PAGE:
Procter & Gamble Co's
incoming chief executive may need to call on his West Point training as he tries to lead the consumer products maker through a time when shoppers are increasingly thrifty.

The maker of Gillette razors, Pampers diapers and Tide laundry detergent on Wednesday named Chief Operating Officer Robert McDonald, a 29-year company veteran, as its new chief executive and president effective July 1.

There's an honor code up here and a way of looking at ethical living, said Col. Robert McClure, CEO of the West Point alumni association, who graduated the U.S. Military Academy at West Point a year after McDonald.

McDonald will immediately face hard decisions as P&G must reignite growth as its leading brands have lost luster as recession-weary consumers trade down to less costly products.

In the cadet prayer, they say choosing the harder right instead of the easier wrong, McClure said.

Early on, McDonald will have to decide how much the company should promote its lower-priced products such as Gain laundry detergent at the expense of premium brands such as Tide that it has spent billions of dollars to develop and advertise.

The leadership change marks a shift from Navy veteran A.G. Lafley to McDonald, who graduated from West Point in 1975 and served five years in the Army, mostly with the 82nd Airborne Division. During that time, McDonald earned his master's from the University of Utah.

It is the latest in a string of upper management transitions at Cincinnati-based P&G, which has come under pressure as consumers trim spending on everything from makeup to diapers in the recession.

While analysts and investors do not expect drastic changes with McDonald at the helm, they do believe he might bring a greater focus on cutting costs as the company faces slower sales trends, especially in its home market.

He has been for quite some time really a very strong leader at Procter & Gamble, doing everything from expanding their presence in Asia to pushing on innovation, Sanford C. Bernstein analyst Ali Dibadj said of McDonald.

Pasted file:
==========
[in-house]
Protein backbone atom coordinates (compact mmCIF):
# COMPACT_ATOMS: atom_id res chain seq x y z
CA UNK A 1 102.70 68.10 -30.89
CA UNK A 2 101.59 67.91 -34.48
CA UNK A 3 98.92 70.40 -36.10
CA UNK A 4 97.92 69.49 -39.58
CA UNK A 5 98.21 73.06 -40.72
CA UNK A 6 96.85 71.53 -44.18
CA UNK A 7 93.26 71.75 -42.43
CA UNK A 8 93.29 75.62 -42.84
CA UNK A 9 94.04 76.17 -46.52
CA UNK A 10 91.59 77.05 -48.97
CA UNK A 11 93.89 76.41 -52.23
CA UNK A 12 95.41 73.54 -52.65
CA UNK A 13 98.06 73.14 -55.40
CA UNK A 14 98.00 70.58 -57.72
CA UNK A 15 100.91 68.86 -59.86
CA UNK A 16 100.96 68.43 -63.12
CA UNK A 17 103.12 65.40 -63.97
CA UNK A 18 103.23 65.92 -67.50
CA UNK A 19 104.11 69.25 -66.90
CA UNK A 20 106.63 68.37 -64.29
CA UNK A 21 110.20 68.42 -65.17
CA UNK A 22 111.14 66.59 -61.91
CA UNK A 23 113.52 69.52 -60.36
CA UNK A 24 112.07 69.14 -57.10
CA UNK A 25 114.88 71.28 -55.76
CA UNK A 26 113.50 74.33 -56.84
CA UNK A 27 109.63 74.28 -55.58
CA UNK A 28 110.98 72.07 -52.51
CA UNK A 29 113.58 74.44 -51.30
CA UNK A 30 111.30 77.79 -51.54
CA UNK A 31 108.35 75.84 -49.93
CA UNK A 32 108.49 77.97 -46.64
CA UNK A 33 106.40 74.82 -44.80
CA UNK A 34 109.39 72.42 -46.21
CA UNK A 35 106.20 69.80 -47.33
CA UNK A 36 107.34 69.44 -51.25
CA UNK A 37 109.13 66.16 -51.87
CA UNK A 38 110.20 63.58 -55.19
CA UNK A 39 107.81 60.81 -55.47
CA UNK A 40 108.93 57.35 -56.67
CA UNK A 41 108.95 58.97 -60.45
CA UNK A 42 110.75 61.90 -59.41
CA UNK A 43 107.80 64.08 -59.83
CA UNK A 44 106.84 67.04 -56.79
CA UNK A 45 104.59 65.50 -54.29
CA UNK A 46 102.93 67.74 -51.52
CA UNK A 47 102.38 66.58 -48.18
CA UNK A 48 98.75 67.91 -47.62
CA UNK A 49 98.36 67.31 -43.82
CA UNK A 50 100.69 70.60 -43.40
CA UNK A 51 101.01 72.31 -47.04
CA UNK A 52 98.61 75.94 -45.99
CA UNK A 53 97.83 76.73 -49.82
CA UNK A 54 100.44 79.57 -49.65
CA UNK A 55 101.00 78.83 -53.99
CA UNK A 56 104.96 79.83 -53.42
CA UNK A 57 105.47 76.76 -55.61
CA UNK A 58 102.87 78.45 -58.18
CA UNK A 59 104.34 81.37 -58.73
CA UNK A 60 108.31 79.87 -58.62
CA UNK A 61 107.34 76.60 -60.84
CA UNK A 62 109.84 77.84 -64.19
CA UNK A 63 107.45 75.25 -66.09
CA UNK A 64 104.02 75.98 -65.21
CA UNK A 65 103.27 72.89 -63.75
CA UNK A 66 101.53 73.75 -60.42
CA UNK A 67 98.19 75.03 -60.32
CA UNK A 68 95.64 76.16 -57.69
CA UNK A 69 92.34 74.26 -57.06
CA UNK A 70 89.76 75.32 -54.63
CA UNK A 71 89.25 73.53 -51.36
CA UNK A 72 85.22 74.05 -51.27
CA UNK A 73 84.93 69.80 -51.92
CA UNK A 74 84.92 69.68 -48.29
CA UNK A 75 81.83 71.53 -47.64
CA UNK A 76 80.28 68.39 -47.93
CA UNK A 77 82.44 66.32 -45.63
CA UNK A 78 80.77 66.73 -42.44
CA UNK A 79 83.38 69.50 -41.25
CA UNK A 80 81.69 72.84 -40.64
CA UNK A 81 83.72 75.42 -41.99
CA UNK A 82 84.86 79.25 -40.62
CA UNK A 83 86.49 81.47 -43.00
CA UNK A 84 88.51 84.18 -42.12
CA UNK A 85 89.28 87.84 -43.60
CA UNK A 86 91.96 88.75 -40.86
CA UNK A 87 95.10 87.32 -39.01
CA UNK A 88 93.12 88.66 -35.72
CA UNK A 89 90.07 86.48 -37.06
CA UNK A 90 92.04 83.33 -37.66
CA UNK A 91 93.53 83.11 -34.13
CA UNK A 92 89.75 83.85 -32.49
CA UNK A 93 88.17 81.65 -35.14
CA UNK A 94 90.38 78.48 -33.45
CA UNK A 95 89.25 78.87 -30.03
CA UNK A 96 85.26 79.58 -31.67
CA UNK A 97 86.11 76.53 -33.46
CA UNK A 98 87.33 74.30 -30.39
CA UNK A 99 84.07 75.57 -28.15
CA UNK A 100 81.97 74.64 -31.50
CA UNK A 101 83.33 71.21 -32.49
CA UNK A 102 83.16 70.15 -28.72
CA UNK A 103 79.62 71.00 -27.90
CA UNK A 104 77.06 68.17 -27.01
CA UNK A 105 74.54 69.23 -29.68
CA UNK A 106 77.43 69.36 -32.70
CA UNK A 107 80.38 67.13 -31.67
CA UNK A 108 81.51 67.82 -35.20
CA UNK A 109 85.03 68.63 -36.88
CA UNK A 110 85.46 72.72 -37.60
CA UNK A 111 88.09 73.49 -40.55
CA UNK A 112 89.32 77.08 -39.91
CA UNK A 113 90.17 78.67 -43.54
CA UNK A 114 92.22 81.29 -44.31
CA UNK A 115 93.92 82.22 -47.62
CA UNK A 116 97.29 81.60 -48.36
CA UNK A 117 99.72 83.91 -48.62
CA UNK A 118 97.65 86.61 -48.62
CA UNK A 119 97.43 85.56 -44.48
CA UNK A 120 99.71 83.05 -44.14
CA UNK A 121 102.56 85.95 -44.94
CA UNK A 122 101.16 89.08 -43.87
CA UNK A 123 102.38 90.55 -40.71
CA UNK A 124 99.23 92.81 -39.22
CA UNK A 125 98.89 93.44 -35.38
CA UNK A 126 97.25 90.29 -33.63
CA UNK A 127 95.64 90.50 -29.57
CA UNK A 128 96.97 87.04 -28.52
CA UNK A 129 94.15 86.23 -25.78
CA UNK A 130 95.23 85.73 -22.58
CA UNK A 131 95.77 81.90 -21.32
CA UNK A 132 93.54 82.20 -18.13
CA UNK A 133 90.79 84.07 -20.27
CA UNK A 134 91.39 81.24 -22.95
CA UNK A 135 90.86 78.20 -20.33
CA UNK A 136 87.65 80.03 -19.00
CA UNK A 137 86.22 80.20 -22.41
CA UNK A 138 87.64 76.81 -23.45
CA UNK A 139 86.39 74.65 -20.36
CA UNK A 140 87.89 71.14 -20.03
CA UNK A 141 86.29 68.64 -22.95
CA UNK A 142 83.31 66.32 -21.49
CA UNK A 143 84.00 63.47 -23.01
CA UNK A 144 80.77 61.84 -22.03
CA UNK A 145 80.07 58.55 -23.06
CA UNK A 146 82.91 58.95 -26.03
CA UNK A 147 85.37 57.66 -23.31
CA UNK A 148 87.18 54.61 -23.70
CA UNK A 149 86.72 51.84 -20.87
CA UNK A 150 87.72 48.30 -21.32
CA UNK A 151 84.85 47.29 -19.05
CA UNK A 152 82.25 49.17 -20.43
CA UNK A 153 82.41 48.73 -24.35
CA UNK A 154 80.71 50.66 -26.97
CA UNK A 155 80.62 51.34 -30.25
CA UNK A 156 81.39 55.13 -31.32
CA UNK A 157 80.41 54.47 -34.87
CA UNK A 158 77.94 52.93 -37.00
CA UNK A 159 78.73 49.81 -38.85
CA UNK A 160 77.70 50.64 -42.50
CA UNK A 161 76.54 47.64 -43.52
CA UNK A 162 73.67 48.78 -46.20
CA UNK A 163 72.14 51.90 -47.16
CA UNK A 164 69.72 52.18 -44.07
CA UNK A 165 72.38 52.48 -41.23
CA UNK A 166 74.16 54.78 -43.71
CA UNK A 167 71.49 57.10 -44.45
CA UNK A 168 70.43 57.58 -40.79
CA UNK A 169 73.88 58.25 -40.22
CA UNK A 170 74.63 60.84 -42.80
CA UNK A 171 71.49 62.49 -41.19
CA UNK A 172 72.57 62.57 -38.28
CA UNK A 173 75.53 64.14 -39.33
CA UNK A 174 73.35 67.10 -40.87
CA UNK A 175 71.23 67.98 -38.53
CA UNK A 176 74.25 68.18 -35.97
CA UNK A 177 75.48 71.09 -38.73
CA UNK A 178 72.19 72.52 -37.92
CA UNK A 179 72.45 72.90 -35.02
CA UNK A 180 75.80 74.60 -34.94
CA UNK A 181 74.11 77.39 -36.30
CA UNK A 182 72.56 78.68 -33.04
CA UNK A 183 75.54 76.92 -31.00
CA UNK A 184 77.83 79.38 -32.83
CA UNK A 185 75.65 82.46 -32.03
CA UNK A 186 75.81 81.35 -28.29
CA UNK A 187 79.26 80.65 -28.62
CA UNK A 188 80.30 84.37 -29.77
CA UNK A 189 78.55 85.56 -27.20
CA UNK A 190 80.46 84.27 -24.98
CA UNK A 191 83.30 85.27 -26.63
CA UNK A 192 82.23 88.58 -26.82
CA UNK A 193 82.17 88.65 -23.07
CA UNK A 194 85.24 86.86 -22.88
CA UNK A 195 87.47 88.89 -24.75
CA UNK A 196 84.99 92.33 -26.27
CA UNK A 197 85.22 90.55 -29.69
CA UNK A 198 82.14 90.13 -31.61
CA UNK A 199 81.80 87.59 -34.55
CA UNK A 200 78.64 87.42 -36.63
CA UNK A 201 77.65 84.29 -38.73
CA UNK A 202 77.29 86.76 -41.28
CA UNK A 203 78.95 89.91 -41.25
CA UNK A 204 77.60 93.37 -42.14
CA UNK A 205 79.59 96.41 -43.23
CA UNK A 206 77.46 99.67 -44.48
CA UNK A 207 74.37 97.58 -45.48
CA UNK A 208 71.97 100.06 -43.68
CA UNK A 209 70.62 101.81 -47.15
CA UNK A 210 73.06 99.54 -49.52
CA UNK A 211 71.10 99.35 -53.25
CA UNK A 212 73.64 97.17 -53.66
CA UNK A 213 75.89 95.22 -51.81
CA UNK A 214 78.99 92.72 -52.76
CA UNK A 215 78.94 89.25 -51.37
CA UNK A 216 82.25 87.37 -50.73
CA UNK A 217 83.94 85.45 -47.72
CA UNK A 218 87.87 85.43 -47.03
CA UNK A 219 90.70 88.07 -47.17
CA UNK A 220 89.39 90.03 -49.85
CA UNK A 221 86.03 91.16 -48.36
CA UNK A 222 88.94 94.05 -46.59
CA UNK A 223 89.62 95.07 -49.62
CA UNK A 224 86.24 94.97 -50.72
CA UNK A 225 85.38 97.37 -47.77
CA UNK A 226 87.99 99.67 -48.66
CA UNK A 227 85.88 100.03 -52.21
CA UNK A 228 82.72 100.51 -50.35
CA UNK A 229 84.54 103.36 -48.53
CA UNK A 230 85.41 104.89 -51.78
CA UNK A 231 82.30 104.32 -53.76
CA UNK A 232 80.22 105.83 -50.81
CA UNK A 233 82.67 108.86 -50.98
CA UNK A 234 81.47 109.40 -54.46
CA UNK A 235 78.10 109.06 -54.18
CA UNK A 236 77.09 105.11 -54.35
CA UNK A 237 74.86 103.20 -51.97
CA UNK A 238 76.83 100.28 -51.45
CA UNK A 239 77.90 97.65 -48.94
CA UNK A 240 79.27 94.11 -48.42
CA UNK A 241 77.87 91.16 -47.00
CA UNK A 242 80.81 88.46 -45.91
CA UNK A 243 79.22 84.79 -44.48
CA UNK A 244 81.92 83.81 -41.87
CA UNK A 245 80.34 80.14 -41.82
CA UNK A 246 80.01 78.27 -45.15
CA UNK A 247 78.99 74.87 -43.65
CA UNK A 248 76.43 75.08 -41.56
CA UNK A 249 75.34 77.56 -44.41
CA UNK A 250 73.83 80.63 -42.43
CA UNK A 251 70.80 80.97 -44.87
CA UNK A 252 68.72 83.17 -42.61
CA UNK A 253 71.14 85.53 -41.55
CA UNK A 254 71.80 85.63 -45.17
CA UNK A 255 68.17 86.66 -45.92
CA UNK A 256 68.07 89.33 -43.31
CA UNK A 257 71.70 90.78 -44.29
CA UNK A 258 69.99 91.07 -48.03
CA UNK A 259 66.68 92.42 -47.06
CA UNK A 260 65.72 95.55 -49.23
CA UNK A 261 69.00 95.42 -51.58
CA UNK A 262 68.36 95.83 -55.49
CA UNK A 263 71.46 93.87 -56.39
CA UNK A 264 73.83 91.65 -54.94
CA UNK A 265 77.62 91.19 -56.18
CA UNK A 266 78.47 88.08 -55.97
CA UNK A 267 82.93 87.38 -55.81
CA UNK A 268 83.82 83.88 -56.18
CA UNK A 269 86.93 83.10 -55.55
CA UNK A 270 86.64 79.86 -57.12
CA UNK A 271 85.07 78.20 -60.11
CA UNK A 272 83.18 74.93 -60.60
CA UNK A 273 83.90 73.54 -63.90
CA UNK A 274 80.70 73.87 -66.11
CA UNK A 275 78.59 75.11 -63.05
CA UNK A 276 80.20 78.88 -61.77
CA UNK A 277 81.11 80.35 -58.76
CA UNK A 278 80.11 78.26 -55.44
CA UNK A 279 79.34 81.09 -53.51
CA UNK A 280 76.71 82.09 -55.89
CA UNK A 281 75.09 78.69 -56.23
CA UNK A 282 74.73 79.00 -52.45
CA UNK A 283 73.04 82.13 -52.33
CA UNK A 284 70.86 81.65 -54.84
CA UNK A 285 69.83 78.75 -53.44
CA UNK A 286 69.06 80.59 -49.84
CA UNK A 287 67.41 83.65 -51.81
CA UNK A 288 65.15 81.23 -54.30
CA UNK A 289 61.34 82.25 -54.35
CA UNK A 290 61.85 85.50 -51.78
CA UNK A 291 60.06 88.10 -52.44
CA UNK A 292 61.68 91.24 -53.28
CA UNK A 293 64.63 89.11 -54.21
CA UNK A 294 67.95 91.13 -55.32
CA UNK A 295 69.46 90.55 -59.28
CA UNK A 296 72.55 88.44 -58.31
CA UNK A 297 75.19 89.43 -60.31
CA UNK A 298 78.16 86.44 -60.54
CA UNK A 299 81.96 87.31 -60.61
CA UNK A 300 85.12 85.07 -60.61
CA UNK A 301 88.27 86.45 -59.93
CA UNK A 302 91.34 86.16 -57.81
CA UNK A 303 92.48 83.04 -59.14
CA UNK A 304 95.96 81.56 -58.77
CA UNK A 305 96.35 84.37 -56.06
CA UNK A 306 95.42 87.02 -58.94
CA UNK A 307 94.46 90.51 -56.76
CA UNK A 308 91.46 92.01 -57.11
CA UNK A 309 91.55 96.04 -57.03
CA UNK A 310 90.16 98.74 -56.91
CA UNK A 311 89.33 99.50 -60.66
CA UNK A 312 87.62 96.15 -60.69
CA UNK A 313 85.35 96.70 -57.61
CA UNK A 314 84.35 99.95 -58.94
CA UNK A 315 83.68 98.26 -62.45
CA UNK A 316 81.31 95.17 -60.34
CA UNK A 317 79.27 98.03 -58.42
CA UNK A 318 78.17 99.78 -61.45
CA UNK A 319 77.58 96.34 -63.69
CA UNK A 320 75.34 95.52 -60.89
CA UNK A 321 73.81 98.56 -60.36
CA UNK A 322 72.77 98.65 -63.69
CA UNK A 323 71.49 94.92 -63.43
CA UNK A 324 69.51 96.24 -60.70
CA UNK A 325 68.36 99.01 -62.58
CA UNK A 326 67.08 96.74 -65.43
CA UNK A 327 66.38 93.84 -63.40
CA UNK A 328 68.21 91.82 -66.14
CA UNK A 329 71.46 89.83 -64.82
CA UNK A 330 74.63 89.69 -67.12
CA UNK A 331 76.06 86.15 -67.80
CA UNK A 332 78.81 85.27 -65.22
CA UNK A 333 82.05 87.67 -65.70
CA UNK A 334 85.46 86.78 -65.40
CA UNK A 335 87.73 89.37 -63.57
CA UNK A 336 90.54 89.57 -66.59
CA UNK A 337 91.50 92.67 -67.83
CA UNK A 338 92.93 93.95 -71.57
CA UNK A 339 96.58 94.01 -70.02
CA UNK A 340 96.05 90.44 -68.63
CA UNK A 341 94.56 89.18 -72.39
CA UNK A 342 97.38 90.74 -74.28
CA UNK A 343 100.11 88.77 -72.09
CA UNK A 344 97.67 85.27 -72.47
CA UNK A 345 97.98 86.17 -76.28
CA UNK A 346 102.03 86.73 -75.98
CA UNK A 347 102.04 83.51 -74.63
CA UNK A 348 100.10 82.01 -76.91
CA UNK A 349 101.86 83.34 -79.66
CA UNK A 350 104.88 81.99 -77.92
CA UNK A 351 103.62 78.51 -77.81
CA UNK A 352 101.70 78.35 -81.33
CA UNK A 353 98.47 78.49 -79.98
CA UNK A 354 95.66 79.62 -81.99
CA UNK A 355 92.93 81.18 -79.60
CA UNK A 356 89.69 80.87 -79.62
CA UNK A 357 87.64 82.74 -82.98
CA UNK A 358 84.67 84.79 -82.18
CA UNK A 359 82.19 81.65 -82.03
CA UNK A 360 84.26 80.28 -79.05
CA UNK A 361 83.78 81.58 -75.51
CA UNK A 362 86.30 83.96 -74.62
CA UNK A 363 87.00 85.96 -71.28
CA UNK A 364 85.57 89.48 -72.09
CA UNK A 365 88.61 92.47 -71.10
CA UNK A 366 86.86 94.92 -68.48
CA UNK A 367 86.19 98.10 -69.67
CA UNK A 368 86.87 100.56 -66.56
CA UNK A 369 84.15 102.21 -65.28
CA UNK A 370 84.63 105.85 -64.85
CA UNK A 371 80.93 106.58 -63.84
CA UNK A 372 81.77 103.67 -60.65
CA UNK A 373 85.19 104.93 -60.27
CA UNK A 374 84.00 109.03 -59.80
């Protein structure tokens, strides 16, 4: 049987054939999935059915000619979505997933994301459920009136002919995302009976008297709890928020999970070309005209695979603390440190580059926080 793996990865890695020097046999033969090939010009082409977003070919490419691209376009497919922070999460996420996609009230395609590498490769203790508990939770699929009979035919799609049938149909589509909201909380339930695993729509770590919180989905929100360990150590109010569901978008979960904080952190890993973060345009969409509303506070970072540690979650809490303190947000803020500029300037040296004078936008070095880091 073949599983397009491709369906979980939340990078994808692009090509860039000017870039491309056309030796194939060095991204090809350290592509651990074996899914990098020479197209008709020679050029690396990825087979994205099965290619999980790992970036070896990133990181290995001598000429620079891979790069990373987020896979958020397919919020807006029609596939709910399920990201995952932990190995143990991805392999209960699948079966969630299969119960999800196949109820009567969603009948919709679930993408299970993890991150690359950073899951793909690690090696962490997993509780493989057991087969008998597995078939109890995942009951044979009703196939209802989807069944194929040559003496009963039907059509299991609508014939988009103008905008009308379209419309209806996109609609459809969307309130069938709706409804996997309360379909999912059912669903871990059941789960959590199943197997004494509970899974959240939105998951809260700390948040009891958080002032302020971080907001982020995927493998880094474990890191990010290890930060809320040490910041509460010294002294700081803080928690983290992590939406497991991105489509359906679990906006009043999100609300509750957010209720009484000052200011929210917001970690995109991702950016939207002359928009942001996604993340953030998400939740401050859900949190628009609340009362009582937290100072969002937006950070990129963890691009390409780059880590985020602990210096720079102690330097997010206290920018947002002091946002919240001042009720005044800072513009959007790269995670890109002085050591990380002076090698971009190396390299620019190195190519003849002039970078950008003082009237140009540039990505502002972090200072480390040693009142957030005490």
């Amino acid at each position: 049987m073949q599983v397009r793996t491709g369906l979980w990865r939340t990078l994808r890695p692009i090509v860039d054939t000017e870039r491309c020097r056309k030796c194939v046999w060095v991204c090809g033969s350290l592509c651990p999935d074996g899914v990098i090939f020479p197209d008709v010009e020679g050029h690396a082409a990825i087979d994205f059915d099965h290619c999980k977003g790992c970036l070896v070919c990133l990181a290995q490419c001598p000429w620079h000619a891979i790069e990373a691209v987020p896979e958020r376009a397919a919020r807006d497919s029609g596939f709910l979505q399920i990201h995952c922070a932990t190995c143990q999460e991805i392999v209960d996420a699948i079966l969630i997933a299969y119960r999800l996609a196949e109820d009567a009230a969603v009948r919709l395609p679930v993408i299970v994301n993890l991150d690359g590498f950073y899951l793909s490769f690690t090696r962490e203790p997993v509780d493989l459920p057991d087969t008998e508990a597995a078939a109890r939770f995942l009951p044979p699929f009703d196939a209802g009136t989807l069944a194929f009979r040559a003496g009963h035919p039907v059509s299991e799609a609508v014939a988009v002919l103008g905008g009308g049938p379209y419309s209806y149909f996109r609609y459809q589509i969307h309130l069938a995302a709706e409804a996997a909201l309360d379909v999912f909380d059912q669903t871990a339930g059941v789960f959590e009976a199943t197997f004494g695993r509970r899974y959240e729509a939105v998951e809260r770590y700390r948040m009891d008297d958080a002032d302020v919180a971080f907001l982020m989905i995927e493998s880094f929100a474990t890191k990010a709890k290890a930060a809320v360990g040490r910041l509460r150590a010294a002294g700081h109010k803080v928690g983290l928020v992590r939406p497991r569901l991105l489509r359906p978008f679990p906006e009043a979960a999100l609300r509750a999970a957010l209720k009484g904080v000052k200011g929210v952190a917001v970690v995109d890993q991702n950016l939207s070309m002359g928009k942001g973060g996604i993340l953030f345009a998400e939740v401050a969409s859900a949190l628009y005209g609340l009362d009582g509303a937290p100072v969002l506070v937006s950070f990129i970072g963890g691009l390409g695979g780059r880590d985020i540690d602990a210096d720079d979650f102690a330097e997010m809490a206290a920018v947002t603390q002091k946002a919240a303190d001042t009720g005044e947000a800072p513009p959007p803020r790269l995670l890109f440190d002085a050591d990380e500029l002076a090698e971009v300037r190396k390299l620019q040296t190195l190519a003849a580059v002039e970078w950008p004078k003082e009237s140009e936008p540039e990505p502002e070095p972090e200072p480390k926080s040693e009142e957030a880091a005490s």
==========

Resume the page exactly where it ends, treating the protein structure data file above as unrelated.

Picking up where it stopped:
He is, in my mind, one of the strongest leaders out there in the business right now, added Dibadj, who has a market perform rating on P&G shares.


Lafley, who turns 62 later this month, served in the U.S. Navy from 1970 to 1975 before he joined P&G in 1977. He has been CEO since 2000 and chairman since 2002.

Lafley served as McDonald's mentor early on and McDonald in turn has implemented many of Lafley's strategies.

He's been around it for 29 years, Eric Schoenstein, co-portfolio manager of the Jensen Portfolio, said of McDonald.

That kind of veteran leadership will help him really hit the ground running, added Schoenstein, whose fund owns 1.2 million P&G shares.

Born in Gary, Indiana and raised in Chicago, McDonald graduated 13th out of 862 at West Point, where he was one of the campus leaders, recalled McClure.

McDonald, who turns 56 on June 20, joined P&G in 1980 and became COO in July 2007 after serving in numerous positions, including 14 years abroad in such markets as the Philippines, Japan and Brussels.

The straight-talking McDonald, who early in his career helped manage such brands as Solo detergent, Cascade dishwashing products and Tide, is credited with trimming costs throughout P&G's operations.

He spent the 1990s in Asia, and analysts said that experience will come in handy as overseas markets will be critical to P&G's future growth.

Analysts and those who have worked with McDonald believe he is up to the challenge as he is already spearheading company efforts to transform P&G's transportation system.

The thing that impresses me about him is his real understanding of the operational opportunities that the company has, said BMO Capital markets analyst Connie Maneaty, who has an outperform rating on P&G shares.

Blair Sheppard, dean of Duke University's Fuqua School of Business, called McDonald, who serves on a school board, probably the most responsive, hardest-working person I may have ever met and said P&G employees should be excited.

A great leader is someone who doesn't have self-interest, but only cares about the organization they lead, Sheppard said. That's exactly who he is.

(Reporting by Ben Klayman; Editing by Ted Kerr)